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Five Humanitarian Destinations in Africa

There are various types of humanitarian work. Some NGOs focus primarily on preventing illness, while others try to battle poverty or fight for the rights of vulnerable people. Some parts of the world have a more urgent need for humanitarian efforts than others.

Humanitarian destinations in Africa

It will not be a surprise to you that Africa is the largest destination for our travelers as diseases, drought, hunger, and poverty affect millions of vulnerable people on a daily basis.

1. Nairobi (Kenya)

Rotary International through Rotary Club of Nairobi in Kenya has supported children and Peace Building program in Baragoi in Samburu County and some parts of Marsabit County from May 2014 – March 2015. The financial contribution from Rotary International was $48,354. We wish to thank Rotary for their effort and commitment to promoting peace and understanding amongst the pastoralist communities in Northern Kenya

2. Johannesburg (South Africa)

Doctors Without Borders/Médecins Sans Frontières (MSF) continues to pilot new strategies to scale up testing and access to treatment for HIV and TB. South Africa runs the world’s largest program of antiretroviral (ARV) treatment for HIV. Despite a tremendous increase in testing and treatment and improved prognosis for people with HIV, there are still many new infections and HIV-related deaths each year. Rates of co-infection with tuberculosis (TB) are also high. More needs to be done to reduce HIV transmission and initiate and keep people on ARV treatment, such as carrying out interventions tailored to children and adolescents, and for the hard-to-reach communities.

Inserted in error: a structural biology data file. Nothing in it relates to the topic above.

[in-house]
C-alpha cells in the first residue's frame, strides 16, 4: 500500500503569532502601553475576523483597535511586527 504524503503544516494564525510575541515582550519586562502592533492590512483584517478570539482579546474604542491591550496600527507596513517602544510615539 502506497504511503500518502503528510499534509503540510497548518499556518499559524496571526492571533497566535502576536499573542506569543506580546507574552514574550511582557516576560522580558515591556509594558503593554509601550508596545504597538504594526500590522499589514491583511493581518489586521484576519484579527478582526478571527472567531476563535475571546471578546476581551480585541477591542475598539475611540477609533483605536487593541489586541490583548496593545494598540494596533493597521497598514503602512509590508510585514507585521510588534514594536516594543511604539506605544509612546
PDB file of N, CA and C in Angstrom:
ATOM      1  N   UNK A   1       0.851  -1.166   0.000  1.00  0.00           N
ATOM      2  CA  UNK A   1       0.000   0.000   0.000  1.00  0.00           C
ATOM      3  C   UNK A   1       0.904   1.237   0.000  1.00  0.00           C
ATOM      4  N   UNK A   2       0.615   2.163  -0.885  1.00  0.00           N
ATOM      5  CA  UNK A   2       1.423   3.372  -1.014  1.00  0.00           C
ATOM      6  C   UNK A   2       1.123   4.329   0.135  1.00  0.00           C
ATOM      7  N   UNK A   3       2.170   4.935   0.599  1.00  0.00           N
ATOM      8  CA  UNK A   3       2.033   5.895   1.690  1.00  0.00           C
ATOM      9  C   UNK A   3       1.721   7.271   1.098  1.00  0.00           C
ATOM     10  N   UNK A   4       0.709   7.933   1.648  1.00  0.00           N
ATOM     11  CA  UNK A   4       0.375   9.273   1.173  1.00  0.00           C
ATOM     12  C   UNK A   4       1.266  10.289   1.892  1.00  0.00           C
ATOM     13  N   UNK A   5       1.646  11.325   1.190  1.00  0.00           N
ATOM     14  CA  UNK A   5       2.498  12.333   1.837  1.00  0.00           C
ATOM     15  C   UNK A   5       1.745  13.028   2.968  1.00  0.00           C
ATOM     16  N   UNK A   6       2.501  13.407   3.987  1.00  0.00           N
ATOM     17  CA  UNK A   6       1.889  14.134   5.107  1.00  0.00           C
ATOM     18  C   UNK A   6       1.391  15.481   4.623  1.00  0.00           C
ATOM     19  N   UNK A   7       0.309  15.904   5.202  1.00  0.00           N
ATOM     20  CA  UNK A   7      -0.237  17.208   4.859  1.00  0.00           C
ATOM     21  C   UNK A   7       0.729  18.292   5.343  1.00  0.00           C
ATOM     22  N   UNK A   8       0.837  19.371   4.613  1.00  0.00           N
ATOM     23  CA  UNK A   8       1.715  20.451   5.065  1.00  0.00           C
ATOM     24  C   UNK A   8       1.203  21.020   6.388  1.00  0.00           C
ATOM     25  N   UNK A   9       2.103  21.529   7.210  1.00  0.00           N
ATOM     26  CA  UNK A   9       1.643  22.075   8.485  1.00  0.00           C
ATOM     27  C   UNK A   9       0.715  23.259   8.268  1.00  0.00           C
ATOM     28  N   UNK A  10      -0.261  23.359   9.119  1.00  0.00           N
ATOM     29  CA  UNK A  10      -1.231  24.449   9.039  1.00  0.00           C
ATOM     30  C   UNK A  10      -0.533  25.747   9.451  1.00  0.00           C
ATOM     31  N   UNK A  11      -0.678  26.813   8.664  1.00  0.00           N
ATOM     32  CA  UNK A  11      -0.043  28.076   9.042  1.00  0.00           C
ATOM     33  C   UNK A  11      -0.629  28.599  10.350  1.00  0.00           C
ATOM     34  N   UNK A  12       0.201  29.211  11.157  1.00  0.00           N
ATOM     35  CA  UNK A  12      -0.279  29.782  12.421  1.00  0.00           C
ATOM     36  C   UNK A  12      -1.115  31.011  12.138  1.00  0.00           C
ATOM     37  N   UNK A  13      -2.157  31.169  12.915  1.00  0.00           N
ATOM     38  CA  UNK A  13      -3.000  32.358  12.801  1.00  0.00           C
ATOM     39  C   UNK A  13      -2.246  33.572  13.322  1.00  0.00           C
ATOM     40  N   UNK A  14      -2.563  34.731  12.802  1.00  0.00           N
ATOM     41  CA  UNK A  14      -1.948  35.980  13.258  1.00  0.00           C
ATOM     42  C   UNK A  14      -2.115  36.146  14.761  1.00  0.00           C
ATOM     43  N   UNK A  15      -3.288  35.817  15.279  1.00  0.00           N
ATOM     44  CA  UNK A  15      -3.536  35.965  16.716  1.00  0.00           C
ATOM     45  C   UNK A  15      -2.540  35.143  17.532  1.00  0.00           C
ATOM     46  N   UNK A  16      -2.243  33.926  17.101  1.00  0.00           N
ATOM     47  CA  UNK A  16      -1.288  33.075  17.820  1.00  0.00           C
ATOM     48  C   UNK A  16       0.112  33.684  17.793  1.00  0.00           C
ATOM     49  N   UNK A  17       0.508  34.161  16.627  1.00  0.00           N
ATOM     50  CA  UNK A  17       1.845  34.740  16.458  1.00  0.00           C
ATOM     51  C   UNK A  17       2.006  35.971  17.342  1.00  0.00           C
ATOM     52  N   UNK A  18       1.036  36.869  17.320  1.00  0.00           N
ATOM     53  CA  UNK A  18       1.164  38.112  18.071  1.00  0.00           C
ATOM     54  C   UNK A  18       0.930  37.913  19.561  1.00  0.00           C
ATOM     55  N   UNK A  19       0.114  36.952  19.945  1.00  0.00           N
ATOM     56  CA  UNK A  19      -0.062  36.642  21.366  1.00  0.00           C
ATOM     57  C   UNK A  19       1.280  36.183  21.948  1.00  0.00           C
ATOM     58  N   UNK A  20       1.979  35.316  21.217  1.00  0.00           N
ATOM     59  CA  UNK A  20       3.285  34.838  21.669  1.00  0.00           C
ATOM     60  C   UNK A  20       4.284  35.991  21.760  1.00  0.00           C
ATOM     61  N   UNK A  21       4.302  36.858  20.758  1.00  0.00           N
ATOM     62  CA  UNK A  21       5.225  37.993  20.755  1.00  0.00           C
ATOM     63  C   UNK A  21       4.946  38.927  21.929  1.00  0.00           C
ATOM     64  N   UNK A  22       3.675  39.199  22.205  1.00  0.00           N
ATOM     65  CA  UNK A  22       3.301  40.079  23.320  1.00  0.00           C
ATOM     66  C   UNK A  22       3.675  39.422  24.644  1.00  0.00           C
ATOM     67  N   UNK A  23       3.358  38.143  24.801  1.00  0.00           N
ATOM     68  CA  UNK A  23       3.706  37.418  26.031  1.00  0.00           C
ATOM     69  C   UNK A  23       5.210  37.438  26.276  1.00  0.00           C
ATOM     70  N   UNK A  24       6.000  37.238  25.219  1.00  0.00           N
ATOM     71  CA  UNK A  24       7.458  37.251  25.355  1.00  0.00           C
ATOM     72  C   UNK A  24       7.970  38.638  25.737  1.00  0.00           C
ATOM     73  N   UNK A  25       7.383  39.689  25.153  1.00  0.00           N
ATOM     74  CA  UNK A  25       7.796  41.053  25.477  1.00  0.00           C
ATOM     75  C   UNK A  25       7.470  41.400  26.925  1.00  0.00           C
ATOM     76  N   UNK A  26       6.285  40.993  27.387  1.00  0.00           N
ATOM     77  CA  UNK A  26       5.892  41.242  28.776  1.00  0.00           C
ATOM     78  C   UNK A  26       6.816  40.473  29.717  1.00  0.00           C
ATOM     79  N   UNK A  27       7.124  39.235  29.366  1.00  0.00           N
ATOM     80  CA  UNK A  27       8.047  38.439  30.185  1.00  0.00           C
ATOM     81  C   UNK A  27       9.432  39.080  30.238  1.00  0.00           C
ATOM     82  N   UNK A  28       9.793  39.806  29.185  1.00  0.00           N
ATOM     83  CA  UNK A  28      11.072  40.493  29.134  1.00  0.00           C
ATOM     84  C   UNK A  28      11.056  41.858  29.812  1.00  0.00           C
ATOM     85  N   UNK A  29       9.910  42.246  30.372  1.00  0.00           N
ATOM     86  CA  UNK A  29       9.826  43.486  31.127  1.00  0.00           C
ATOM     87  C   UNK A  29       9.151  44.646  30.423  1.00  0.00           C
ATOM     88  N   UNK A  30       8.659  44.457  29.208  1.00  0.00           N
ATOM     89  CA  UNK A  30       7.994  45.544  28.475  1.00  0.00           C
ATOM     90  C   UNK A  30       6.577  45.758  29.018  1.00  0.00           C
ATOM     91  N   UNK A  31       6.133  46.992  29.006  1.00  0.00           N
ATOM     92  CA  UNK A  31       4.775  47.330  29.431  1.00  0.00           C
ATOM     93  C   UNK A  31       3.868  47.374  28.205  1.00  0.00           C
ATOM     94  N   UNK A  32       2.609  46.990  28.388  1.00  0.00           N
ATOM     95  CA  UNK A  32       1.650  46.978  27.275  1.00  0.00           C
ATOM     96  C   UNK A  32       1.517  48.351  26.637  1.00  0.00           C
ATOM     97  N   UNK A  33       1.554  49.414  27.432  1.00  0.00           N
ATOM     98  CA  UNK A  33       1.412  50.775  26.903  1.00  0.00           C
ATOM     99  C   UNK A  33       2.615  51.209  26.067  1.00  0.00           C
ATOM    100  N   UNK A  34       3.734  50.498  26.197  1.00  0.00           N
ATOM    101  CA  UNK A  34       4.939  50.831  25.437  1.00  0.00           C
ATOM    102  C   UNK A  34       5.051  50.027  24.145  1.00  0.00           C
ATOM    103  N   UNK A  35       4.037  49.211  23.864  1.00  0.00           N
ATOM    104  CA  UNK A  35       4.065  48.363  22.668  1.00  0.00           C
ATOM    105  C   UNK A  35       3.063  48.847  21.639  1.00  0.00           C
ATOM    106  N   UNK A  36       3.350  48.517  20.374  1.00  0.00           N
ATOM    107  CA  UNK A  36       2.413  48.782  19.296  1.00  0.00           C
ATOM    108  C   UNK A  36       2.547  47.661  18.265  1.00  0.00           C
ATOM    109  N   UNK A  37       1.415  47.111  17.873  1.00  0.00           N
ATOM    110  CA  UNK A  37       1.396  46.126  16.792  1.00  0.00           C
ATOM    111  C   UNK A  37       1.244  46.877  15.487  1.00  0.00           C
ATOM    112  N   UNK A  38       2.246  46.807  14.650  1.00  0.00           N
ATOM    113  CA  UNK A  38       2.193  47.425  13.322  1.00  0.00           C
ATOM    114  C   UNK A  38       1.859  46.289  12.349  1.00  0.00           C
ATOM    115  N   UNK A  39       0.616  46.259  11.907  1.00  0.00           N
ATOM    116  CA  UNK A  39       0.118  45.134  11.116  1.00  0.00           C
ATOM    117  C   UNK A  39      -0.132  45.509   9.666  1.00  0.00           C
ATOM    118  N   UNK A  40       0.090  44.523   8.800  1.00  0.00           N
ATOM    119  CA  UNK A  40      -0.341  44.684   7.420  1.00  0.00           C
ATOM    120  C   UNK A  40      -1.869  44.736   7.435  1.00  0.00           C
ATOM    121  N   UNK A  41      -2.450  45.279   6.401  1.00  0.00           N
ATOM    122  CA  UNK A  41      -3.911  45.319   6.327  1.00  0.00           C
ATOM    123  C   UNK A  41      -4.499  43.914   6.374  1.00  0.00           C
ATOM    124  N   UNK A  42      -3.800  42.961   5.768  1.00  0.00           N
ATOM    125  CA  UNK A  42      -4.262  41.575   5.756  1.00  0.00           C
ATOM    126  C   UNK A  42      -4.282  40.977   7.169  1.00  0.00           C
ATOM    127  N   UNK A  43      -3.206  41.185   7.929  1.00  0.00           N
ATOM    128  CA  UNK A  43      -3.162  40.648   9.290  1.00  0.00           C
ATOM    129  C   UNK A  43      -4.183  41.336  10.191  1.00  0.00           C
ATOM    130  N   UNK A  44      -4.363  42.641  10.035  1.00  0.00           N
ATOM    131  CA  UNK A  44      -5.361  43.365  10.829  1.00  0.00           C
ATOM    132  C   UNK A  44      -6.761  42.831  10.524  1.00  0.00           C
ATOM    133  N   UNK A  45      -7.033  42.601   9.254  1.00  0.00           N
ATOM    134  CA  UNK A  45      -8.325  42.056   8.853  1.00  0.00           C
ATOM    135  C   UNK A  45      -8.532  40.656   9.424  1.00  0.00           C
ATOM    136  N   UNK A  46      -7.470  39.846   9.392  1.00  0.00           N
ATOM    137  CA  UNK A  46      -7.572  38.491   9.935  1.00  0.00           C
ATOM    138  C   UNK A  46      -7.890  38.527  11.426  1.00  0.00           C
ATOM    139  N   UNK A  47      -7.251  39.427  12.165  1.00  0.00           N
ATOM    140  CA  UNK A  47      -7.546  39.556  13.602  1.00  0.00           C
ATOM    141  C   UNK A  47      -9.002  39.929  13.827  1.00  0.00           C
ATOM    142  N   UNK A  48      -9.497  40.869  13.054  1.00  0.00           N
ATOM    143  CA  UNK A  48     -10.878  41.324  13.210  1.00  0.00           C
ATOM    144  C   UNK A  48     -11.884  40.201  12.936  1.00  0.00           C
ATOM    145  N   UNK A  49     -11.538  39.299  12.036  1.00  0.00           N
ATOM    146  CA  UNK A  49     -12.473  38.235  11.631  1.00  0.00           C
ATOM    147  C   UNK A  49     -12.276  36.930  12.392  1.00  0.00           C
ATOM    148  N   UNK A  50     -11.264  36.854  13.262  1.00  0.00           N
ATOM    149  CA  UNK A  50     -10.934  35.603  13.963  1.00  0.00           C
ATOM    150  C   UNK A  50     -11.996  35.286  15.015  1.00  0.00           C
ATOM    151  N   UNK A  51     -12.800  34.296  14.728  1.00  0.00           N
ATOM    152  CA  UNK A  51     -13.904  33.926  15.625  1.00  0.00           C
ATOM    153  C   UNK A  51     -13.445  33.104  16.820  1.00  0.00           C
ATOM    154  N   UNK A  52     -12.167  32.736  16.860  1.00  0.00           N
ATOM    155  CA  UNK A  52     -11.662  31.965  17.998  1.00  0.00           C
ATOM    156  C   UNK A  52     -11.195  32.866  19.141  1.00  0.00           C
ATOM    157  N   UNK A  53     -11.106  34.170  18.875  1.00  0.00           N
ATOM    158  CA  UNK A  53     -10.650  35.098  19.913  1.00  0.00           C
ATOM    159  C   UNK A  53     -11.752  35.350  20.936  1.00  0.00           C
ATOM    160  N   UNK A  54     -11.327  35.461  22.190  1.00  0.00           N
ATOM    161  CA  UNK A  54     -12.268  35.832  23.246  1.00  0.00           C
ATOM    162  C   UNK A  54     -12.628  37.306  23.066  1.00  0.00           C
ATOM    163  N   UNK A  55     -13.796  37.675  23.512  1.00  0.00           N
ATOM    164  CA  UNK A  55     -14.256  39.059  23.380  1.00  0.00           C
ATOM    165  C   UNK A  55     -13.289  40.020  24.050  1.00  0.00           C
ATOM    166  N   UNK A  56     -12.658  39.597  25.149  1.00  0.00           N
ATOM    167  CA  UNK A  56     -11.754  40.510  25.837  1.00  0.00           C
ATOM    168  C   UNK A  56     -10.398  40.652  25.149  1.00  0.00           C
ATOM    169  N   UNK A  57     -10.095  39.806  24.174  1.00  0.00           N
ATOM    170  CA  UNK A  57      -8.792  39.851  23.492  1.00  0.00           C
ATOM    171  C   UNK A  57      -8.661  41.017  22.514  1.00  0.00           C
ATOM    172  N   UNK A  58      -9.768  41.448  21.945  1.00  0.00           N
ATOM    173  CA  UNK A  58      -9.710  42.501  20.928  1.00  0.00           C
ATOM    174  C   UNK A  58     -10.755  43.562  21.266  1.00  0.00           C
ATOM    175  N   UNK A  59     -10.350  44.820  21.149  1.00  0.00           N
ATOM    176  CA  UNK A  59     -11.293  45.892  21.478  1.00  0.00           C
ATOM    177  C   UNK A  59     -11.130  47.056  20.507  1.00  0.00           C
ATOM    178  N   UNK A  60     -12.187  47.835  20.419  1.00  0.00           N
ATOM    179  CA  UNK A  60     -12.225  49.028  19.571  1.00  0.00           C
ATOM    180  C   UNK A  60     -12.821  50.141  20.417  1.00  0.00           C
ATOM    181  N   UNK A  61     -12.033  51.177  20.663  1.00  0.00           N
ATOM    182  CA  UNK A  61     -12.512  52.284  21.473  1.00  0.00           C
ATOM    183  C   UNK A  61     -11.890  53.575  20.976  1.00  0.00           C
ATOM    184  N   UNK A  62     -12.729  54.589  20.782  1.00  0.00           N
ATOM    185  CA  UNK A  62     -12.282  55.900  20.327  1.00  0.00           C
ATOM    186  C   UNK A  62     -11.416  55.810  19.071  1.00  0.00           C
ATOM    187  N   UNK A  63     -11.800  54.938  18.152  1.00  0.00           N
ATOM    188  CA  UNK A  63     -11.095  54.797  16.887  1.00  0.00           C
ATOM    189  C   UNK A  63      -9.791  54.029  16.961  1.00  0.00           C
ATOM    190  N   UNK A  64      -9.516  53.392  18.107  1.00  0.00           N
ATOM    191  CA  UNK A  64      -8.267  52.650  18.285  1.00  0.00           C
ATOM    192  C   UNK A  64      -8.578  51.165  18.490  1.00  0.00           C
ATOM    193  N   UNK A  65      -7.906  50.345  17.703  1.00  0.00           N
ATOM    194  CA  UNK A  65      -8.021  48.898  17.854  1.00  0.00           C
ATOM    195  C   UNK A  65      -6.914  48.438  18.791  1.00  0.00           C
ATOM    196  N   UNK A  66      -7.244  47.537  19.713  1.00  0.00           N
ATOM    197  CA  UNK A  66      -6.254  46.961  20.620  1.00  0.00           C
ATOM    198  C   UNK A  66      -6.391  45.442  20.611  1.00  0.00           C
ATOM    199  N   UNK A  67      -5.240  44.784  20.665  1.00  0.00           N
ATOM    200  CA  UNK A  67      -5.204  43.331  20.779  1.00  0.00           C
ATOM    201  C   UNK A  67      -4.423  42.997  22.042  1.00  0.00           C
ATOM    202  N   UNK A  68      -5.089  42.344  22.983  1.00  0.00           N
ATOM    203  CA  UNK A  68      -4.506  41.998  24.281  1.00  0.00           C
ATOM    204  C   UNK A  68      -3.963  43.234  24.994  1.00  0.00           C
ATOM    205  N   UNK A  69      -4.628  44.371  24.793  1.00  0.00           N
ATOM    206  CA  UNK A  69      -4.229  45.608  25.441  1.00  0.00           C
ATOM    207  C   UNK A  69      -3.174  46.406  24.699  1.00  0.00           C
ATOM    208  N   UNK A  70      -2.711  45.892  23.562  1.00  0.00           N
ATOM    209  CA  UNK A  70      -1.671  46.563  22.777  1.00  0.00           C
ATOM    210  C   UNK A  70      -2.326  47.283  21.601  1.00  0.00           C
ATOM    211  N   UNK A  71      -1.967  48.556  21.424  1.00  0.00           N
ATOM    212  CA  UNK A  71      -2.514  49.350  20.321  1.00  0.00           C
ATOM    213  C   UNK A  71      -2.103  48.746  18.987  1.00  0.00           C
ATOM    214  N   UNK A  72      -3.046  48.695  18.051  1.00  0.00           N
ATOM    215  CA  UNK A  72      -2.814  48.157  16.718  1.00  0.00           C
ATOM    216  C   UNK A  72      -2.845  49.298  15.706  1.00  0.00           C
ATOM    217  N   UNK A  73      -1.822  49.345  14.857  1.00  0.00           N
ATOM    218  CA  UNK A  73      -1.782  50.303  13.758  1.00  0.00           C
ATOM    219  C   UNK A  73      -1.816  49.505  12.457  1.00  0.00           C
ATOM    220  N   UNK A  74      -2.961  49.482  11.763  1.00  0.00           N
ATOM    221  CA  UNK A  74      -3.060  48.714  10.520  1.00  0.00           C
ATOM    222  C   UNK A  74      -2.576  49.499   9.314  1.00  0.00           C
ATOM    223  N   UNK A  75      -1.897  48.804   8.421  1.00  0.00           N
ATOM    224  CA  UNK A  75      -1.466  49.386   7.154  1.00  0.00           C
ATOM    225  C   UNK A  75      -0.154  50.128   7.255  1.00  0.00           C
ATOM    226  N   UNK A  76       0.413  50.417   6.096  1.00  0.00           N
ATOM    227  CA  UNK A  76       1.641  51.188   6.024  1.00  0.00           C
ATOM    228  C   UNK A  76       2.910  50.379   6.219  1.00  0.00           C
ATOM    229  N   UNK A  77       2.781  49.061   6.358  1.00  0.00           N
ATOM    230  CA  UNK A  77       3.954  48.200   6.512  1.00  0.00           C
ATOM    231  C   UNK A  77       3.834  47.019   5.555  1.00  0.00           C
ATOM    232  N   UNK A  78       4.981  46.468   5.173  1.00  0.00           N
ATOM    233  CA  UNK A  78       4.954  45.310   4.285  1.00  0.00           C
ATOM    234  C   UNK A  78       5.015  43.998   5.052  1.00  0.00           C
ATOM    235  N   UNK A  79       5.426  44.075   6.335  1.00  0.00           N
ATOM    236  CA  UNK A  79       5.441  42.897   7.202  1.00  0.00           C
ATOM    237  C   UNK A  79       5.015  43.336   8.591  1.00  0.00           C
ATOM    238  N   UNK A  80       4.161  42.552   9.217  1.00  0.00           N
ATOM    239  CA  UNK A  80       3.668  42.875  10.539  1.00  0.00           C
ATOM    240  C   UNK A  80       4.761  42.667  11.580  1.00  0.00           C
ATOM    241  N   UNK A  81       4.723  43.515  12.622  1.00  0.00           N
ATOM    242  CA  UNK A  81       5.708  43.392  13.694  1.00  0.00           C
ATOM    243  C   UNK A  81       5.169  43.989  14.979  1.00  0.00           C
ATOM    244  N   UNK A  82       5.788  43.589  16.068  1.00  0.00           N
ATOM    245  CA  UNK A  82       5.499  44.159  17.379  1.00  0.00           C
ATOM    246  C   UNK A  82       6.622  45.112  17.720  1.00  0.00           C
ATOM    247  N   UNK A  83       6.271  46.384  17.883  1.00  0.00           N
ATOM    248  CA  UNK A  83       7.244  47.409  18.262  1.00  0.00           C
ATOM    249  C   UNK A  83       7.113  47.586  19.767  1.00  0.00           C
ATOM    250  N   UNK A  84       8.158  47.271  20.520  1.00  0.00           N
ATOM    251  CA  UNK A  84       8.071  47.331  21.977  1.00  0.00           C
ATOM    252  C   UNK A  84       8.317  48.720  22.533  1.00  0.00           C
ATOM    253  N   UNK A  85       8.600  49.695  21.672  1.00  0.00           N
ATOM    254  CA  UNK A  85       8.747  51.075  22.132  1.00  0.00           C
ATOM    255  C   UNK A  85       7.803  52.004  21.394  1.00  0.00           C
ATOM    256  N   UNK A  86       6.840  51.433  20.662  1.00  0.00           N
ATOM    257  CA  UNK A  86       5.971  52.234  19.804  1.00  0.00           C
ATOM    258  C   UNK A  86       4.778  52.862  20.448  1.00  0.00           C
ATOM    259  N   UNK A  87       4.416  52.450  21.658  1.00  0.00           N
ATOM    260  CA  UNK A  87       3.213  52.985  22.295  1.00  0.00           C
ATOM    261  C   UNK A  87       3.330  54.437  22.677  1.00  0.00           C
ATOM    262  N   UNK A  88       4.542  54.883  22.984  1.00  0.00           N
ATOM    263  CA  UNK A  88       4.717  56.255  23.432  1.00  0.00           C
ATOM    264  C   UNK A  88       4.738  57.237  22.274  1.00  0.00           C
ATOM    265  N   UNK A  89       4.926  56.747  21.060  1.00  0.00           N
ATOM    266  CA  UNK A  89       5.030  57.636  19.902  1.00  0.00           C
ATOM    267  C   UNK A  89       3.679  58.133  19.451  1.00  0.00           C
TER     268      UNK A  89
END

3. Kigali (Rwanda)

The International Federation of Red Cross and Red Crescent Societies (IFRC) is supporting the Rwandan Red Cross through an Emergency Appeal of almost 550,000 Swiss francs to deliver assistance to 10,000 people, including host communities. The focus is on the emergency health (first aid, psychosocial support, and violence prevention), water, sanitation and hygiene promotion, shelter and settlements, food security, nutrition and livelihoods, with a component of disaster preparedness and risk reduction.

4. Entebbe (Uganda)

Since the first mission of Interplast Holland, more than 25 years ago, many things have changed in Uganda. Besides operating children and (young) adults with cheiloschisis, burns and other mutilations, they also trained doctors and nurses on-site. Interplast Uganda was founded in 1998 as their local sister organization. As a result, missions could be organized more efficiently.

5. Juba (Sudan)

Christian Solidarity International, partnering with local Christian and Muslim religious groups, organizes slave redemption actions in Sudan. They successfully negotiated for the release of slaves captured by Arab raiders from the north. CSI has documented more than 80,000 individuals who have returned from slavery through their network of collaboration between Africans and Arabs.

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